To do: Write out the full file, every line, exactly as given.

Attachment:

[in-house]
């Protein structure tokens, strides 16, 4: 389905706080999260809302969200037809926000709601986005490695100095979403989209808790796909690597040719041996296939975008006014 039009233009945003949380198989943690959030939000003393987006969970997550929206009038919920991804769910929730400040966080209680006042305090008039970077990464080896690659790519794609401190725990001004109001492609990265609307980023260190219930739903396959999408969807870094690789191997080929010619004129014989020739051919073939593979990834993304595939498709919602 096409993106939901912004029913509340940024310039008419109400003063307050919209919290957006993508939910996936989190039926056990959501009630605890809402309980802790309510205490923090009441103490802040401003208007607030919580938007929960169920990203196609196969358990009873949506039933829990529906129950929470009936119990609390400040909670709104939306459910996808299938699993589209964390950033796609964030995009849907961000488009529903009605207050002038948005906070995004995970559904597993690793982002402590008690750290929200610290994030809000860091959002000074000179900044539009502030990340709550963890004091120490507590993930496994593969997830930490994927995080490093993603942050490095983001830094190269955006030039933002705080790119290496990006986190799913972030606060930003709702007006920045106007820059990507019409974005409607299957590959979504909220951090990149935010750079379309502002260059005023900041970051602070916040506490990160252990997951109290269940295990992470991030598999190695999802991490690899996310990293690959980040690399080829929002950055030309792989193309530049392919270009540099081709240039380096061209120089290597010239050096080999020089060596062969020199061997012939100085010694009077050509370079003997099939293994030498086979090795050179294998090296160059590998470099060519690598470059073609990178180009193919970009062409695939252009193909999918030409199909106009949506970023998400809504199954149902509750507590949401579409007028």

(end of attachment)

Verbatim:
[in-house]
């Protein structure tokens, strides 16, 4: 389905706080999260809302969200037809926000709601986005490695100095979403989209808790796909690597040719041996296939975008006014 039009233009945003949380198989943690959030939000003393987006969970997550929206009038919920991804769910929730400040966080209680006042305090008039970077990464080896690659790519794609401190725990001004109001492609990265609307980023260190219930739903396959999408969807870094690789191997080929010619004129014989020739051919073939593979990834993304595939498709919602 096409993106939901912004029913509340940024310039008419109400003063307050919209919290957006993508939910996936989190039926056990959501009630605890809402309980802790309510205490923090009441103490802040401003208007607030919580938007929960169920990203196609196969358990009873949506039933829990529906129950929470009936119990609390400040909670709104939306459910996808299938699993589209964390950033796609964030995009849907961000488009529903009605207050002038948005906070995004995970559904597993690793982002402590008690750290929200610290994030809000860091959002000074000179900044539009502030990340709550963890004091120490507590993930496994593969997830930490994927995080490093993603942050490095983001830094190269955006030039933002705080790119290496990006986190799913972030606060930003709702007006920045106007820059990507019409974005409607299957590959979504909220951090990149935010750079379309502002260059005023900041970051602070916040506490990160252990997951109290269940295990992470991030598999190695999802991490690899996310990293690959980040690399080829929002950055030309792989193309530049392919270009540099081709240039380096061209120089290597010239050096080999020089060596062969020199061997012939100085010694009077050509370079003997099939293994030498086979090795050179294998090296160059590998470099060519690598470059073609990178180009193919970009062409695939252009193909999918030409199909106009949506970023998400809504199954149902509750507590949401579409007028």